Collected for the very first time in the new book When Midnight Comes Around, Gary Green’s images capture luminaries like Lou Reed, Debbie Harry, Richard Hell and Andy Warhol
Growing up in the suburbs of Long Island in the 1960s and early 70s, Gary Green got turned onto bands like The Velvet Underground and The New York Dolls, quickly becoming enamoured with New York’s underground rock and roll scene that took root at fabled nightclubs like Max’s Kansas City and CBGB.
In the summer of 1976, Green moved to Manhattan, sharing a two-room flat just north of Washington Square Park with two roommates. It was cramped and run-down, but that didn’t bother the young upstart in the least.
“I had no idea what I was going to do with my life,” Green, now 64, says. “I worked during the day as a photographer’s assistant in midtown. At night, I would go out whenever I could to see a band, meet someone to photograph, or see what was going on. I wasn’t very career oriented – I just knew I wanted to make photographs.”
And that he did. While Patti Smith, Blondie, Television, The Ramones, and The Heartbreakers played all over town, only Max’s and CBGB had shows every night – the perfect training grounds for the aspiring photographer. “I probably spent too much time there, misspent youth as they say, but at least I made pictures,” Green says with a laugh. “It feels important that I made something because that was so seminal in my life and I realise it more now than I did then.”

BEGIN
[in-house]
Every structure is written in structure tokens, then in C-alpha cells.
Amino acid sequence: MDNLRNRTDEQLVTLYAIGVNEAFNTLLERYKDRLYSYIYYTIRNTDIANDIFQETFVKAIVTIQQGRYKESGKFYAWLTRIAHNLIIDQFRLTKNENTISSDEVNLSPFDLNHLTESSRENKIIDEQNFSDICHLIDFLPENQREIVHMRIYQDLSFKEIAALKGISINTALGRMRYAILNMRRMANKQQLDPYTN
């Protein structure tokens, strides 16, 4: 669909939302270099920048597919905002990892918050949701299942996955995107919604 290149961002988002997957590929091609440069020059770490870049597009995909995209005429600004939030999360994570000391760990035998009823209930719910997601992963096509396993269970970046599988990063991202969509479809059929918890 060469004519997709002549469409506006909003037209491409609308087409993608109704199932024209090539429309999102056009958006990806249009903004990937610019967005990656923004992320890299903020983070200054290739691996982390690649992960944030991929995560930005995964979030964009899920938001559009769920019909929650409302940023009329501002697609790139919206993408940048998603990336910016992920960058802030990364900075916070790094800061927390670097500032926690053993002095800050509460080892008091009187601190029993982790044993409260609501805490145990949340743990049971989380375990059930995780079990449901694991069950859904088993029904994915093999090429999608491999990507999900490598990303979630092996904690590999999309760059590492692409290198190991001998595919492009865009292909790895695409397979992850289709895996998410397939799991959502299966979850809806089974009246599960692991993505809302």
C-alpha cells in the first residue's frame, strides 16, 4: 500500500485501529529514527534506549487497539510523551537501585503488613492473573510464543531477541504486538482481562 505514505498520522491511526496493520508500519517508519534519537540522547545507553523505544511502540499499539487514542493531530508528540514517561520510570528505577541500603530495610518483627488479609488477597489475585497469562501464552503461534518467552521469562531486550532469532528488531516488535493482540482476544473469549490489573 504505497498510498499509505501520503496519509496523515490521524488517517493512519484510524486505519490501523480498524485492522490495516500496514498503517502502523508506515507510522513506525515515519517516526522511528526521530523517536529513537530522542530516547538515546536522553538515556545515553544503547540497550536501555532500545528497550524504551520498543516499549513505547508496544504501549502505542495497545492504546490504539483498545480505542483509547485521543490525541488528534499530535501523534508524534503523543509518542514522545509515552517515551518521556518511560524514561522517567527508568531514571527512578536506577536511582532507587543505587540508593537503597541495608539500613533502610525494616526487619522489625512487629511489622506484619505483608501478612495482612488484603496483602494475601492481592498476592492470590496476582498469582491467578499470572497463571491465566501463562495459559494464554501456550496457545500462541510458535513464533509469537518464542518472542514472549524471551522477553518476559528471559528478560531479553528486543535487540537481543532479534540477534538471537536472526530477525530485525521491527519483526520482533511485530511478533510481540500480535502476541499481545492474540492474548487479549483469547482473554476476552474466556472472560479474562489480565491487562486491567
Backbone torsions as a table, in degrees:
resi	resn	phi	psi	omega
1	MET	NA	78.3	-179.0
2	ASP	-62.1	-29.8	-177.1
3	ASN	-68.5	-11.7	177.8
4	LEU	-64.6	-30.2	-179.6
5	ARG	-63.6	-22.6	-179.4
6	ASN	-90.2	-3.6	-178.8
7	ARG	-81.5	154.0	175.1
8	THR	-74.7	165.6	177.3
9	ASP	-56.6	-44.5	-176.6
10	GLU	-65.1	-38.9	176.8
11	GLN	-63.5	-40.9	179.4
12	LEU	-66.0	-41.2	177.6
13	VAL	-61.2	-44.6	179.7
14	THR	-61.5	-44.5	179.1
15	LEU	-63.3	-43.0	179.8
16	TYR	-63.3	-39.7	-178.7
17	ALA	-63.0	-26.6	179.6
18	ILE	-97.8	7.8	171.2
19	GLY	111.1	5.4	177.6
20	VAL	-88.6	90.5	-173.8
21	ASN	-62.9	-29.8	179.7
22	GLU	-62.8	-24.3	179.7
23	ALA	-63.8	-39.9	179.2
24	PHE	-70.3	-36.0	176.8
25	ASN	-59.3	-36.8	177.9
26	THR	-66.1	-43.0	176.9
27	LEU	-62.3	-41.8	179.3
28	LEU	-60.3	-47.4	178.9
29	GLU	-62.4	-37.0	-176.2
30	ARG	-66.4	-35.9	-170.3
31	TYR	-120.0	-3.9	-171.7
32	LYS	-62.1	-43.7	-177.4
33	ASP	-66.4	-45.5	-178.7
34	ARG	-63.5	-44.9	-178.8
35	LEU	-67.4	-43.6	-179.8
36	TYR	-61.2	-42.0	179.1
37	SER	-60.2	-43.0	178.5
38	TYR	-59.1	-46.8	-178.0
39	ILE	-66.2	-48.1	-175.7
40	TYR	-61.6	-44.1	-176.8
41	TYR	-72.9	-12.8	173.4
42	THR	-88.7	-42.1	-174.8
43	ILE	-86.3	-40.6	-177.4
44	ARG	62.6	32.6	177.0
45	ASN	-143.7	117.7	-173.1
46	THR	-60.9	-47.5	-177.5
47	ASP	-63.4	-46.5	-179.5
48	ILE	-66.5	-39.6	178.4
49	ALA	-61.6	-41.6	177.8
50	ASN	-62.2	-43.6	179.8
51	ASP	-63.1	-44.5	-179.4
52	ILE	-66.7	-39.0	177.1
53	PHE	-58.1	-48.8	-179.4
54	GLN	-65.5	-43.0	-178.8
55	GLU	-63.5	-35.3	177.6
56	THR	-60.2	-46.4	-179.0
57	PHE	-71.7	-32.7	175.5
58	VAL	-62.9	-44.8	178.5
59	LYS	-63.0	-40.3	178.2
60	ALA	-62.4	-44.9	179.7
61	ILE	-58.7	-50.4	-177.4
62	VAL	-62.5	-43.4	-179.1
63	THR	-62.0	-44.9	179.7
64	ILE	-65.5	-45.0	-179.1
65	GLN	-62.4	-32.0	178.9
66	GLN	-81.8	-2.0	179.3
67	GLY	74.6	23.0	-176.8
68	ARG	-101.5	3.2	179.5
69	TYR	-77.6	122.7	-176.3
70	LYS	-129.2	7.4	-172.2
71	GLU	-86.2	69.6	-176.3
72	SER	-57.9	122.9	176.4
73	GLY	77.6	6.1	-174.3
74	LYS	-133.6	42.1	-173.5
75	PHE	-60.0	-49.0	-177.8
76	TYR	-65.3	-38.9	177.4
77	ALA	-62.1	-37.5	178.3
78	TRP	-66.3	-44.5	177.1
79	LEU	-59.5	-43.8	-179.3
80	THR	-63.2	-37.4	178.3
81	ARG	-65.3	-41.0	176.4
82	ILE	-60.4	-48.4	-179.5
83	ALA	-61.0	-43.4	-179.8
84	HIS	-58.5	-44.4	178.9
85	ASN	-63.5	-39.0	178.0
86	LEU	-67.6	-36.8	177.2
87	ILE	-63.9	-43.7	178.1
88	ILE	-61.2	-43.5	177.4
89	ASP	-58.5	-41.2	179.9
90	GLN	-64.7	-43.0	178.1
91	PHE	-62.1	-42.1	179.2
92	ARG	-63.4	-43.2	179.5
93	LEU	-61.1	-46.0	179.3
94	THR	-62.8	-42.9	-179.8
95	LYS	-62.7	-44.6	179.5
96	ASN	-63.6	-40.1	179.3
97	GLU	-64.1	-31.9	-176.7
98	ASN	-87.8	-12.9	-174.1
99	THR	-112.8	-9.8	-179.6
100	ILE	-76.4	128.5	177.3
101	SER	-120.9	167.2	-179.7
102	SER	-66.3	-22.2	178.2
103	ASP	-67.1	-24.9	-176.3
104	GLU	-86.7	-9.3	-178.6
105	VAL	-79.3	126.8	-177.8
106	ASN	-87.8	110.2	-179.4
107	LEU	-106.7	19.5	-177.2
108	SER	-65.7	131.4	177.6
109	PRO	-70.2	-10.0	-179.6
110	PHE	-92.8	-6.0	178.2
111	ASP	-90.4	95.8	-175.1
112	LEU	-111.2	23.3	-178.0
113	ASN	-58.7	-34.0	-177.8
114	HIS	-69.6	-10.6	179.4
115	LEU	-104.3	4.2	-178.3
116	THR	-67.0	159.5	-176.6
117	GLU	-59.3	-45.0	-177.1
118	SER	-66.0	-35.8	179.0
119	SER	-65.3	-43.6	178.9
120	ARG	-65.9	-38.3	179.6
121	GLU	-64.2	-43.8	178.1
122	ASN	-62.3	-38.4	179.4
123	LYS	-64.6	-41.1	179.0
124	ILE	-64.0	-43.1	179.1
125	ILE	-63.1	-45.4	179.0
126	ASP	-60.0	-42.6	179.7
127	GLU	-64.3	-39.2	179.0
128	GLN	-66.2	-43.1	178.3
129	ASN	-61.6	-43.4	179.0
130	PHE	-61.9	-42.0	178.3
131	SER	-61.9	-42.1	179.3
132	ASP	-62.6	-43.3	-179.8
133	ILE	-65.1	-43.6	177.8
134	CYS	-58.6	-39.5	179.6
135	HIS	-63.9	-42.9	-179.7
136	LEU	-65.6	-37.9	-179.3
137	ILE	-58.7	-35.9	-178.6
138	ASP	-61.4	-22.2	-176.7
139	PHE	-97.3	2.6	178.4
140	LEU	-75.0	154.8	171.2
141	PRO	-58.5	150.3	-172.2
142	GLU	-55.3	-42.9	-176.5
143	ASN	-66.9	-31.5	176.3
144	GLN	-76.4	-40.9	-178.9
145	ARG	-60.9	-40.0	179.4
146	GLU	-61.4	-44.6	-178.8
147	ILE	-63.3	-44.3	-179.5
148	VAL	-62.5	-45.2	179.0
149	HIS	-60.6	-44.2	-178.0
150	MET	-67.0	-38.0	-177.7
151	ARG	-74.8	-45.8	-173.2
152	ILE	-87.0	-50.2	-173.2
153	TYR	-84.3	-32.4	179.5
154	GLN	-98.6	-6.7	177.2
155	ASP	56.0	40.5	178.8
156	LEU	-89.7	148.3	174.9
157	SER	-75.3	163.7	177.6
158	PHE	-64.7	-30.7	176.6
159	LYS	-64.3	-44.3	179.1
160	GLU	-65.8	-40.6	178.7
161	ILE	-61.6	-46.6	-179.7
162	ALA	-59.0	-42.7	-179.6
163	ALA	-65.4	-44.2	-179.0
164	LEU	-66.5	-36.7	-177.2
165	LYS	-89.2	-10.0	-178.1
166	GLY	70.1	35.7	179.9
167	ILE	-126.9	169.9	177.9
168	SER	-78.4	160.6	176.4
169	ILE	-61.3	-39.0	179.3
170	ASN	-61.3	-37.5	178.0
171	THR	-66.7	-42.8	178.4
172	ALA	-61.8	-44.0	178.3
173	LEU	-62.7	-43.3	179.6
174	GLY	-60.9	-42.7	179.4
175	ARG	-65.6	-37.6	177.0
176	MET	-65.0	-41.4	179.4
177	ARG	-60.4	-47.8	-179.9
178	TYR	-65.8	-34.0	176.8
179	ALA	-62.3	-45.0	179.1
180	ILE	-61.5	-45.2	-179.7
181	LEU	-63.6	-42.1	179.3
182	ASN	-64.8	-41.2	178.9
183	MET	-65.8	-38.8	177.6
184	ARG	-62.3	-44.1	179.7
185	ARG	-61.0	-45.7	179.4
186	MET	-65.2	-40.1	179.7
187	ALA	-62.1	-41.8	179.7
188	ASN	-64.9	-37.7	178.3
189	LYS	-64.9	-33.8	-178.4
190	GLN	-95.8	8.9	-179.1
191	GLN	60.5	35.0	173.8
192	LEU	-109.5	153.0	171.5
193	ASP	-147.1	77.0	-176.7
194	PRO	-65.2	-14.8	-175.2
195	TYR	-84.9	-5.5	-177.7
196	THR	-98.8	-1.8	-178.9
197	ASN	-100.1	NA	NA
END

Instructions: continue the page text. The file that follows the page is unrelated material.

Those photographs, collected for the very first time in the new book When Midnight Comes Around (Stanley/Barker), take us on a trip back in time to a mythic world when luminaries like Lou Reed, Debbie Harry, Richard Hell, Andy Warhol, David Johansen, Johnny Thunders, and Tom Waits set the downtown scene ablaze.
“I remember seeing Blondie at Max’s,” Green says. “The curtain opened and there was Debbie wearing lamé. They broke right into X-Offender. There was no talking or anything. They were so tight and it was so powerful, it blew you away. It was the same when I saw The Ramones. They came out on the stage, and [shouted] ‘one, two, three, four!’ The speakers blew your head off.”
Over the years, Green became a regular, often finding himself sitting around the bar, singing songs with friends, enjoying watching an historic moment in time unfold. “Photography tells a certain truth, and I realised that some of that truth would be in the photos that weren’t just of the people we know; it was also in what we looked at: the surface, the empty space, the crowds, and the bands performing,” Green says.
“When I look at old pictures, even if I am seeing them as art, I am also remembering the times that they were made. This is what it felt like to be in New York. When you look at the photographs now, the innocence is so clear. It’s another time when we were innocent and anything went.”